Yet another Driveway  : Excavation  -- Home Building Discussion Forum and Review Yet another Driveway : Excavation -- Home Building Discussion Forum

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 08-31-2004, 13:16 Post: 95083
bmlekki



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 Yet another Driveway

I've searched the archives and didnít seem to come across any provisions for getting a semi up the drive.

My logs will come on a rig and Iíll have a few curves to get back to the house.

Is there some way of determining how wide to make a curve so that he can get back there?

Also what would be the maximum slope you would want in snow country?

Thanks!






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 08-31-2004, 13:23 Post: 95084
Murf



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 Yet another Driveway

Yes, there is a way, unfortunately it is not exactly what you would call 'user friendly'.

There are 'templates' available for Autocad and similar programs that give you all the dimensions required for various vehicles and combinations of truck and trailer.

However the best (easiest) solution is what we do, using a light machine snowblow a straight run from driveway entrance to destination, and keep it clear all winter. This will allow the frost to penetrate to the maximum the cold weather will allow. This will freeze the ground into a natural ice bridge over the terrain. In spring when the frost comes out everything will be back to normal, save any frost heaving or 'freezer burn' that might have occurred.

The other way to do it is to find a local truck driver and have them take a look at the site, anybody with many years experience will be able to tell you at a glance if it can be done or not.

Best of luck.






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 08-31-2004, 13:36 Post: 95087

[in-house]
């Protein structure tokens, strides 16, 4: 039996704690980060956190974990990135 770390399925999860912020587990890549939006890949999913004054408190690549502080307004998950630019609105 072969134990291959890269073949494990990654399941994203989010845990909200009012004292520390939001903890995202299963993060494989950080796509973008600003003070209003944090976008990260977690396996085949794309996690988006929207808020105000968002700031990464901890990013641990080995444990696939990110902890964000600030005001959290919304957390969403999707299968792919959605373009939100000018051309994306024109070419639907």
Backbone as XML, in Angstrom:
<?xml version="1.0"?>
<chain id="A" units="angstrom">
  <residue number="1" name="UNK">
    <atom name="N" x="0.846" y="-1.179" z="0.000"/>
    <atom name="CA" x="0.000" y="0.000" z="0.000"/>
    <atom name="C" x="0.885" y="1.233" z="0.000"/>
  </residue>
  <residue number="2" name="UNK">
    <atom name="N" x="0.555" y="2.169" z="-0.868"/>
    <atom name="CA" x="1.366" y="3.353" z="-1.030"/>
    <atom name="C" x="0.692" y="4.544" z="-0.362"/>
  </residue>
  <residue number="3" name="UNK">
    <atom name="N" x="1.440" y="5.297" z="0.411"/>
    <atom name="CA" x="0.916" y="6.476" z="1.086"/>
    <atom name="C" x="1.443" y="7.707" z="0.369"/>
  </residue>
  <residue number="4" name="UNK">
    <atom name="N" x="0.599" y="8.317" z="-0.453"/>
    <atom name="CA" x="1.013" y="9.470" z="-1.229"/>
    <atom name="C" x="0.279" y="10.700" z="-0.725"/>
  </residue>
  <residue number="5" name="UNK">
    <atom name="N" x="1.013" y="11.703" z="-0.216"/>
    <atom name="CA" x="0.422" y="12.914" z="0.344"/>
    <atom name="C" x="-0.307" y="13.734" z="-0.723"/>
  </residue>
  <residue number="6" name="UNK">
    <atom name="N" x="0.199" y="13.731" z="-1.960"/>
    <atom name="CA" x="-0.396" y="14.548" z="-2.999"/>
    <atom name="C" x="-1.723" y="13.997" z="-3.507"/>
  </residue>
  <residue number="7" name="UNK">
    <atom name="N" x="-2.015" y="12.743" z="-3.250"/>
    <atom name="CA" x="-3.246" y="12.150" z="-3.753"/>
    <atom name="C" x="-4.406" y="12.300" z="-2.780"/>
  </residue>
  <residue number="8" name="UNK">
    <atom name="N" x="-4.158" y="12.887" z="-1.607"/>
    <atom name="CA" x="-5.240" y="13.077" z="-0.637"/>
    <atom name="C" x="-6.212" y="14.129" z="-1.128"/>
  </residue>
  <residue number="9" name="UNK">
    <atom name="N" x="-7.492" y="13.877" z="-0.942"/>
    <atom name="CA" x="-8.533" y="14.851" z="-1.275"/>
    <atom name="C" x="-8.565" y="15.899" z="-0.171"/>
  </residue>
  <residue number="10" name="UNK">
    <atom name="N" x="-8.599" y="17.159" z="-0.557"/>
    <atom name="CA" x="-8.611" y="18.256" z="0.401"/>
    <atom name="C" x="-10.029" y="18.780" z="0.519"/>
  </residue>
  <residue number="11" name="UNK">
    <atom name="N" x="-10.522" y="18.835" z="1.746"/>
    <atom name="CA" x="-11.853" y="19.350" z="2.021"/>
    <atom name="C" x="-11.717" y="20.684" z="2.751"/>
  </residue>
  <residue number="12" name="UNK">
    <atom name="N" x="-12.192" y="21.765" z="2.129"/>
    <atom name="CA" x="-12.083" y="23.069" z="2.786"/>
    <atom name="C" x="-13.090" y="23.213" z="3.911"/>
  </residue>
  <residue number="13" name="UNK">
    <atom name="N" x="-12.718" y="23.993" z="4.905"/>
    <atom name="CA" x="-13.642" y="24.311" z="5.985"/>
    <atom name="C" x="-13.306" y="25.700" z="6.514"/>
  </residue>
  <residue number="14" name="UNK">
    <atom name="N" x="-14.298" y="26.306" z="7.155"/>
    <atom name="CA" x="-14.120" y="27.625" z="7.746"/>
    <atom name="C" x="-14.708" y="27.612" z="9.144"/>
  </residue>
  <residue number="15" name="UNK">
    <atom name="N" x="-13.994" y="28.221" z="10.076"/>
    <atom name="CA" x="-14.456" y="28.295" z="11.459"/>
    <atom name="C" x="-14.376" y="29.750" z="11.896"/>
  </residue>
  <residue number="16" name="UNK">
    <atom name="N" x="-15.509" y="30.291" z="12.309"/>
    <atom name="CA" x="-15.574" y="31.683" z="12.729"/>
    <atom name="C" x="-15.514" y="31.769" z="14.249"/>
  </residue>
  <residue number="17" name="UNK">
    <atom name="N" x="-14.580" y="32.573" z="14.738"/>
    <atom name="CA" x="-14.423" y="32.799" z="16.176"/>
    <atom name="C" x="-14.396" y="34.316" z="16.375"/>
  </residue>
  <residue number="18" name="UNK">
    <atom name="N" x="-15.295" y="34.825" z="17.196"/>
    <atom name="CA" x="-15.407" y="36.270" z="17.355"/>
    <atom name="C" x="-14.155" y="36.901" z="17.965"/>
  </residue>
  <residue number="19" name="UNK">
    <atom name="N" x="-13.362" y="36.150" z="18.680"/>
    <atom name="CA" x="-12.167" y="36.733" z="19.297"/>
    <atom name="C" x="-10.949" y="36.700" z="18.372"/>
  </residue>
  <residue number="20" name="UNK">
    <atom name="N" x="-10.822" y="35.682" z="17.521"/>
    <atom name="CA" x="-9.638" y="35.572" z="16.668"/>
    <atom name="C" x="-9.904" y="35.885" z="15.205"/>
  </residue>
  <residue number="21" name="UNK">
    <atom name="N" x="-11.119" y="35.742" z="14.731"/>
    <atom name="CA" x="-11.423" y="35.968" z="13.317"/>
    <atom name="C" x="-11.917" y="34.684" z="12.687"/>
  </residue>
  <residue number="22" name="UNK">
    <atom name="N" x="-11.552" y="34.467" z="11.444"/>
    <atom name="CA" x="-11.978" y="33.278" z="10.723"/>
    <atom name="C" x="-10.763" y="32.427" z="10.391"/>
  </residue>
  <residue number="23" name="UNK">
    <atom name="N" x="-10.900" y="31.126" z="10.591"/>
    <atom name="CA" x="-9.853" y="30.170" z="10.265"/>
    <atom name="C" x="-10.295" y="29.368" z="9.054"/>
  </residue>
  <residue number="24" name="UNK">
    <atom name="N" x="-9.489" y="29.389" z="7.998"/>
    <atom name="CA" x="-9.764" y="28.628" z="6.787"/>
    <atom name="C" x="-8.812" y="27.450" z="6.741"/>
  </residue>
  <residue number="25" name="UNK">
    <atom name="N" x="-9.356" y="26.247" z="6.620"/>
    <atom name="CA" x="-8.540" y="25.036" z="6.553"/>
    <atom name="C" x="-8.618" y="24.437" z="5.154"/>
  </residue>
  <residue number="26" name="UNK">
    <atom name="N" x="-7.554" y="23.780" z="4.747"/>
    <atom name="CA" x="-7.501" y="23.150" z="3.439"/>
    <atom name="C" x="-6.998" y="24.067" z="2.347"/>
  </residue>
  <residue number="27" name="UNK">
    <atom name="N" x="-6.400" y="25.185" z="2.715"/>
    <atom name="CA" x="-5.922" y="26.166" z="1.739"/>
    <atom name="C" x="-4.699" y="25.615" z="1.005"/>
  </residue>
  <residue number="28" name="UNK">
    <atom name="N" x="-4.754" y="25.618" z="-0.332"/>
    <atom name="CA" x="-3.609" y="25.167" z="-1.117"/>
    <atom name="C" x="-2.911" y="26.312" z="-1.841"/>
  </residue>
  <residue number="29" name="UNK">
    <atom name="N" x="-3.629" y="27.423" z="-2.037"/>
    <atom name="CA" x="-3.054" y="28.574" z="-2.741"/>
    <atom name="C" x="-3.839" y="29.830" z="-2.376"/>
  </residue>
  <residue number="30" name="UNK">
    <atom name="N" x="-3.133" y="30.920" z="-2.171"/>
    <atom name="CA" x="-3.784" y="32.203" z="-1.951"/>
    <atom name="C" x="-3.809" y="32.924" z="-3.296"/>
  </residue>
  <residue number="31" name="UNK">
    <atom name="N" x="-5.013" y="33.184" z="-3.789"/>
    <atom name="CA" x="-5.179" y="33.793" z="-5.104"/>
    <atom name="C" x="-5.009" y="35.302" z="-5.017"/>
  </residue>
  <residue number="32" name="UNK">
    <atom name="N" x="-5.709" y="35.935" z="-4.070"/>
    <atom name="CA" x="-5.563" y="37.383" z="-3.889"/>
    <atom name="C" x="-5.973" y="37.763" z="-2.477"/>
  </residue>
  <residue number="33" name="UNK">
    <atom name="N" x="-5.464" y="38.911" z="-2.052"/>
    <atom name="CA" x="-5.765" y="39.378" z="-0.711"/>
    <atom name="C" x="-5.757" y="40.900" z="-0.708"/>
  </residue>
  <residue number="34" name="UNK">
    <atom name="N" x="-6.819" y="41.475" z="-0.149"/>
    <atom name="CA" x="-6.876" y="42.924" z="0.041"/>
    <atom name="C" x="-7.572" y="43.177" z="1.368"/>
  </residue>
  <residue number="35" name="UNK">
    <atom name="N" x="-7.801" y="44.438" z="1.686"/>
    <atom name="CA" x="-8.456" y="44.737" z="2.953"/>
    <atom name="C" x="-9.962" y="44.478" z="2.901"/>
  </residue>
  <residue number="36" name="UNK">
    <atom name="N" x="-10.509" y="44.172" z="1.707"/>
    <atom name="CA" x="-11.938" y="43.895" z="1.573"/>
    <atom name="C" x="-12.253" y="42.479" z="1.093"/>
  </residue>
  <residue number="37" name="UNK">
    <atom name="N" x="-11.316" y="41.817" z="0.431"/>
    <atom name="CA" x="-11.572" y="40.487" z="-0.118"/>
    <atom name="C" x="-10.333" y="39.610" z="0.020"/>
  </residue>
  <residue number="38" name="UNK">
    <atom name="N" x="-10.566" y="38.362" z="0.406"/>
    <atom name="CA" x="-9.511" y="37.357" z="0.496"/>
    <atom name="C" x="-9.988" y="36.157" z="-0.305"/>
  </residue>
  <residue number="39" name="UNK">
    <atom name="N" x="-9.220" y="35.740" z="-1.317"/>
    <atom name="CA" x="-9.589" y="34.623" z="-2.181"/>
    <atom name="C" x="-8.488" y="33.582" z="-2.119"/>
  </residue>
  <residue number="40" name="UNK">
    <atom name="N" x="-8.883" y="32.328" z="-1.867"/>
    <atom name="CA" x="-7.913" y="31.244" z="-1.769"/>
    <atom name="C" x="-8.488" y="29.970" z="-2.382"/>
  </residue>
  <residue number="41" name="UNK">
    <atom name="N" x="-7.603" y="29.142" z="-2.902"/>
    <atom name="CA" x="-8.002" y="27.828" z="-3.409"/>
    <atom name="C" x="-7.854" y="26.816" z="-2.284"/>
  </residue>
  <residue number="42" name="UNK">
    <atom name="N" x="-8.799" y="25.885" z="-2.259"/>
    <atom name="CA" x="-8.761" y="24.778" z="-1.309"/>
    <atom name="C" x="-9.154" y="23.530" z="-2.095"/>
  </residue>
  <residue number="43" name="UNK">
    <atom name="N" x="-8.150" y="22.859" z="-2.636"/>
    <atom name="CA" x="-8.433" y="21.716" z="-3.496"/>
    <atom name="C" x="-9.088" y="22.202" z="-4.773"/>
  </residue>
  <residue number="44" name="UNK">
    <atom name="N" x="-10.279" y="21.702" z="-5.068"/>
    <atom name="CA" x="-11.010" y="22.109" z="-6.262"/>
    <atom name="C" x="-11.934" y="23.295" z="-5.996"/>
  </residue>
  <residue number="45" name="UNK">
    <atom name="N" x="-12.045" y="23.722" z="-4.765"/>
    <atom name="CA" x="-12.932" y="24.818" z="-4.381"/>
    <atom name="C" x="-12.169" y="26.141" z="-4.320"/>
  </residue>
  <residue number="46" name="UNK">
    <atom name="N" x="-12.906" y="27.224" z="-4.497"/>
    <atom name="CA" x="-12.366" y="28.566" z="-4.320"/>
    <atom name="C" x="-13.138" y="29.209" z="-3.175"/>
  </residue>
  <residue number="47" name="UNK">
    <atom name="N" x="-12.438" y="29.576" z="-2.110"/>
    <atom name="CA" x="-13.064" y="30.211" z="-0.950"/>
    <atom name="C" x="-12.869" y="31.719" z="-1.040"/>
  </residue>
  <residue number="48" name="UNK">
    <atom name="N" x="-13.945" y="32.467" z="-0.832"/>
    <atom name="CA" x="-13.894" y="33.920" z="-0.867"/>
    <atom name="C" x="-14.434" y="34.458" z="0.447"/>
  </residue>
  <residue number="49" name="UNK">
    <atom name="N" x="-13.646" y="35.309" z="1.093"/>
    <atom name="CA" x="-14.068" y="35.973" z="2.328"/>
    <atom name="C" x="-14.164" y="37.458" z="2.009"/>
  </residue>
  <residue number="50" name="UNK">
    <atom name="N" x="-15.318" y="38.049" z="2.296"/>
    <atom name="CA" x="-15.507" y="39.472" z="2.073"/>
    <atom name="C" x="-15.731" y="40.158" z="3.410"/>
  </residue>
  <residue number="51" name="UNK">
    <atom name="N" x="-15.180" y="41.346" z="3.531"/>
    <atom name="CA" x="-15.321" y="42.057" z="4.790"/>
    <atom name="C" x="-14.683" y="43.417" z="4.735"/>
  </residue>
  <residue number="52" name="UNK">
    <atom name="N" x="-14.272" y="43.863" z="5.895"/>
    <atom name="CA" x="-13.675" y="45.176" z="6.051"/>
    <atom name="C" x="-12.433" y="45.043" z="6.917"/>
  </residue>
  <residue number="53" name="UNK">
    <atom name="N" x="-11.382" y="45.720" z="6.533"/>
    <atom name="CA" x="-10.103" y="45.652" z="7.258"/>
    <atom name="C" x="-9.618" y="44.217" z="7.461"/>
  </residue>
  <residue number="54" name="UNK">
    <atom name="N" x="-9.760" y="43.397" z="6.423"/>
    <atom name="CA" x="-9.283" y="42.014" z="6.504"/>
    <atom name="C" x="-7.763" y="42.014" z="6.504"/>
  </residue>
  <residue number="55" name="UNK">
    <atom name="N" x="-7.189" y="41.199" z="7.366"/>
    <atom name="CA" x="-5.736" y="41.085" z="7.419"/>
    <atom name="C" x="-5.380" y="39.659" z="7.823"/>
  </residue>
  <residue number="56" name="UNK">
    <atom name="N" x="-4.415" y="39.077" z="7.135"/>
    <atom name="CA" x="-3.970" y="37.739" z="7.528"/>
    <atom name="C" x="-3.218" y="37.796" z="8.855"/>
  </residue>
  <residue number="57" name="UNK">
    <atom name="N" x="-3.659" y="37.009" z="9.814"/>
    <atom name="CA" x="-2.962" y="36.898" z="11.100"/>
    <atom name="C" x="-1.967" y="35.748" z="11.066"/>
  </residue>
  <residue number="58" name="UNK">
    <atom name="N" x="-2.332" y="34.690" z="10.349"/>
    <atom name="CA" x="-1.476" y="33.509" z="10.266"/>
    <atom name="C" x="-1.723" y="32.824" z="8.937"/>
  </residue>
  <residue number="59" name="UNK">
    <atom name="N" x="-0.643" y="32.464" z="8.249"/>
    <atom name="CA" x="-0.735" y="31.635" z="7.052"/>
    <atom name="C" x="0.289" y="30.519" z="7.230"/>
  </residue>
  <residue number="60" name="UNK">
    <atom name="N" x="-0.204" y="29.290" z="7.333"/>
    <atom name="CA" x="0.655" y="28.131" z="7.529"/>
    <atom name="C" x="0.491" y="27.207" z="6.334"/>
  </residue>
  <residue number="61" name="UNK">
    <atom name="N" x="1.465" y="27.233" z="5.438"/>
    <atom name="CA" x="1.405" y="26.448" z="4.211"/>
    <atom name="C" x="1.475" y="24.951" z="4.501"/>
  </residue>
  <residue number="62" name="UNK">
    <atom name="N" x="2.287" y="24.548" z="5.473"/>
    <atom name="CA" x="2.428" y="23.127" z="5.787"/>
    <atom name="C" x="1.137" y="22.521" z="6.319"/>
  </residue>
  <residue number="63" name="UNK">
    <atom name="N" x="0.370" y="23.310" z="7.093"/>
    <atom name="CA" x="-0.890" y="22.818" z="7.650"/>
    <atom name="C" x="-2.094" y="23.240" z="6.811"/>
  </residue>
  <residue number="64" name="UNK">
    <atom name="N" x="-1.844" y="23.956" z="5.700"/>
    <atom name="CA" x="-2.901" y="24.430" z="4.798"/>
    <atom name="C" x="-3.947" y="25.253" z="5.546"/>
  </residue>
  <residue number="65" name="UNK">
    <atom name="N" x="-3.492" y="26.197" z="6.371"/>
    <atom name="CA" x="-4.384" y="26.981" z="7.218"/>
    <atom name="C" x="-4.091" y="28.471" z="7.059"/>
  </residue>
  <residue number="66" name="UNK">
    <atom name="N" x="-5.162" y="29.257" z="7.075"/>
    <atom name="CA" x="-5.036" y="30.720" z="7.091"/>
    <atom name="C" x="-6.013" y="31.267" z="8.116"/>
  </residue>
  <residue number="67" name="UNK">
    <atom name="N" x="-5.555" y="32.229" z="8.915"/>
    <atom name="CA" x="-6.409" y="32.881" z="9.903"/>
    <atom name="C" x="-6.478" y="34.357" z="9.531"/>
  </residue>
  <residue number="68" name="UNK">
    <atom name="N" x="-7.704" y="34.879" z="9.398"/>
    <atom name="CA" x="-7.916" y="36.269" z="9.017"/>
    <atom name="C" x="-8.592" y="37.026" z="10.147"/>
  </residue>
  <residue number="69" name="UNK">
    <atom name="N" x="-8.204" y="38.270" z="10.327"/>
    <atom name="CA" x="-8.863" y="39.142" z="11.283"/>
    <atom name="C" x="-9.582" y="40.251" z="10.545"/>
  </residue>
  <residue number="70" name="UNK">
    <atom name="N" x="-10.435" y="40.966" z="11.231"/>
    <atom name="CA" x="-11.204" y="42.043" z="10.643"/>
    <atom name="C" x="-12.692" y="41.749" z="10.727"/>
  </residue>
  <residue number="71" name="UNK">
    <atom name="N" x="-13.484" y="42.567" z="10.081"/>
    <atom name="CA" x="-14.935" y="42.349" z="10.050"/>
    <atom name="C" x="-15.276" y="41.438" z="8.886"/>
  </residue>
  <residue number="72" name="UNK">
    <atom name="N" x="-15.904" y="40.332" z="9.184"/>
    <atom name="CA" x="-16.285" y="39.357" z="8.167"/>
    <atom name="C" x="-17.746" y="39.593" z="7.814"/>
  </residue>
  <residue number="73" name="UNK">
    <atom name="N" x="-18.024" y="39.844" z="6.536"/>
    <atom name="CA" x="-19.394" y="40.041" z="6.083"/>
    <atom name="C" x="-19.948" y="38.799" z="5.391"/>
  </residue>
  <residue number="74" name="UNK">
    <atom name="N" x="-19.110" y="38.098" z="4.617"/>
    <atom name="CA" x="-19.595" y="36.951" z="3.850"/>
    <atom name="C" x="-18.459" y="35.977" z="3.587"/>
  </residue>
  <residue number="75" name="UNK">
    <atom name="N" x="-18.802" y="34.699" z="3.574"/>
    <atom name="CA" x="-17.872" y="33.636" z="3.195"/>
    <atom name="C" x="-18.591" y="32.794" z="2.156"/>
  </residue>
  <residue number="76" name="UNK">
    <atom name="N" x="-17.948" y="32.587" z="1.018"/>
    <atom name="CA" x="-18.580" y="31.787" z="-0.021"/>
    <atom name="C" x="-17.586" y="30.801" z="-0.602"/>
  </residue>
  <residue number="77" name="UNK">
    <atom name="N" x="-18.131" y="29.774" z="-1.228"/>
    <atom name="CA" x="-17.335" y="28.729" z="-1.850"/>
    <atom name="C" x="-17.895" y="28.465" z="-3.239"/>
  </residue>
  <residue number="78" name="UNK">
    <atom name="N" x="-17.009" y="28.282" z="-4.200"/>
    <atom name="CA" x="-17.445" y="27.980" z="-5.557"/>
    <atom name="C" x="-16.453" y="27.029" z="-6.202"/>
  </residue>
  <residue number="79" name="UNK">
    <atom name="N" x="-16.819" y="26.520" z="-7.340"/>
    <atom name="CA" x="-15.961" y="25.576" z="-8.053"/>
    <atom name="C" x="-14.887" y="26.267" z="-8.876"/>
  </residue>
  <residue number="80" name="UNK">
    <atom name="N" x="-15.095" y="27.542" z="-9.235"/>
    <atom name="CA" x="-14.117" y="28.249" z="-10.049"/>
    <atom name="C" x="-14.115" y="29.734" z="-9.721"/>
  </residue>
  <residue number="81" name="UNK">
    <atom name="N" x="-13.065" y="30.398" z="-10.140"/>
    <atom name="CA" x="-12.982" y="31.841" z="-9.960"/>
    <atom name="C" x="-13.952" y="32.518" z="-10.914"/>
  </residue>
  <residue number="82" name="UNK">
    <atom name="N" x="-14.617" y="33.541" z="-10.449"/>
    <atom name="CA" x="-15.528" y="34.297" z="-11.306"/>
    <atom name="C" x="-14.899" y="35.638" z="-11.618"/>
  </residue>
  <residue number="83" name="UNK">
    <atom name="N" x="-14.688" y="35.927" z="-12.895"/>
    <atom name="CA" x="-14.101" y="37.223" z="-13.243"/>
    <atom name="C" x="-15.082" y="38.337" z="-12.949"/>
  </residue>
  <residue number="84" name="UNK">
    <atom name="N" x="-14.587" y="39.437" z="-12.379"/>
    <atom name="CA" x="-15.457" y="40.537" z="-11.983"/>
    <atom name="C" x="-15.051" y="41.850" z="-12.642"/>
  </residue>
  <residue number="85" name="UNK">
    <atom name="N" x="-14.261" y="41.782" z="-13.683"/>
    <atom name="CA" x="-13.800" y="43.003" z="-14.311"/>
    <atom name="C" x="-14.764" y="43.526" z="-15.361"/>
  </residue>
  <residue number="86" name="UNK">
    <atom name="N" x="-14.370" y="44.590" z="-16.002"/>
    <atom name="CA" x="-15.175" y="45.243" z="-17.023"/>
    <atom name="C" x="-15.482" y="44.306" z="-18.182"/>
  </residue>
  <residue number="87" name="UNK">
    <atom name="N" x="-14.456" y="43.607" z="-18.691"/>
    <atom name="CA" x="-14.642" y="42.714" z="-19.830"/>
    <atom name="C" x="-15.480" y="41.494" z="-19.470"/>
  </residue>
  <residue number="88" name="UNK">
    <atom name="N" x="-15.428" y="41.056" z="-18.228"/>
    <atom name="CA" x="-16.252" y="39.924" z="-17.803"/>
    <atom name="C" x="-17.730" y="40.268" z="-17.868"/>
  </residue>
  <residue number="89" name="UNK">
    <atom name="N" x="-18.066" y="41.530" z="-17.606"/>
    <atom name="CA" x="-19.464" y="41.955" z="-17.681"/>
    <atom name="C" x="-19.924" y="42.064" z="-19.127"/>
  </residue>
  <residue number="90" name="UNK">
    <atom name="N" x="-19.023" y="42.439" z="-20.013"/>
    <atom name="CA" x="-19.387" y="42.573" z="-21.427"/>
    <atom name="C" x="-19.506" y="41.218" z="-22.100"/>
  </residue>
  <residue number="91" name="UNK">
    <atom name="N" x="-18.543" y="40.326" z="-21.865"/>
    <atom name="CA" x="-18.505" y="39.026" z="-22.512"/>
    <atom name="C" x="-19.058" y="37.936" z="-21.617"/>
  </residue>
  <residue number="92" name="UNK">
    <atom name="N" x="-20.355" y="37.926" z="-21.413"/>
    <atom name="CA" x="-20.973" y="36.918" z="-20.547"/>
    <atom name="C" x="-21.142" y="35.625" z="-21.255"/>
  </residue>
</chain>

bmlekki



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 Yet another Driveway

If I say an average semi trailer is 52 feet long, if I can have at least 52' straight line it might work right??

A grad of one foot up by 2 feet ahead??






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 08-31-2004, 13:44 Post: 95089
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 Yet another Driveway

A grade of 1 foot up by 2 feet forward is 26.56 degrees of slope. That is way too steep. Ever notice the warnings for trucker on mountain roads with 6 or 7 degrees of slope? I'd contact a civil engineer or someone at the state or country road department to get a good grade recomendation. I'm not a civil engineer so I can't help you out. You can always take the wheelbase of your 790 tractor, divide it in two and raise the front wheels by that amount. The climb on and you'll instantly see why that's too steep.






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 08-31-2004, 13:47 Post: 95090
Murf



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 Yet another Driveway

That would work as to the trailer, not many drivers will be excited about cranking a loaded trailer off the tractor just so that the truck is not blocking traffic. A semi-trailer / truck combination should be guess-timated at 80' to be on the safe side.

You also need to be concerned with the amount of 'swing room' for something that long to turn in, and that distance varies with several factors. Is it a single trailer or a train, is it a long tractor or short? Is it a tandem axle trailer or does it have 3, 4 or even 5 axles. How wide is the road you are turning in off of? Is it a 90 degree turn or more or less than perpendicular?

There are MANY variables, as I said before, it's not really very 'user friendly'.

1' rise in 2' of run is pretty steep even for a car in snow country. If you think of it in terms of the aforementioned 80', that would mean the back off the truck would be 40' higher then the front, that's 5 stories up. I think that's a little steep for a goat.

Best of luck.






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 08-31-2004, 13:55 Post: 95092
bmlekki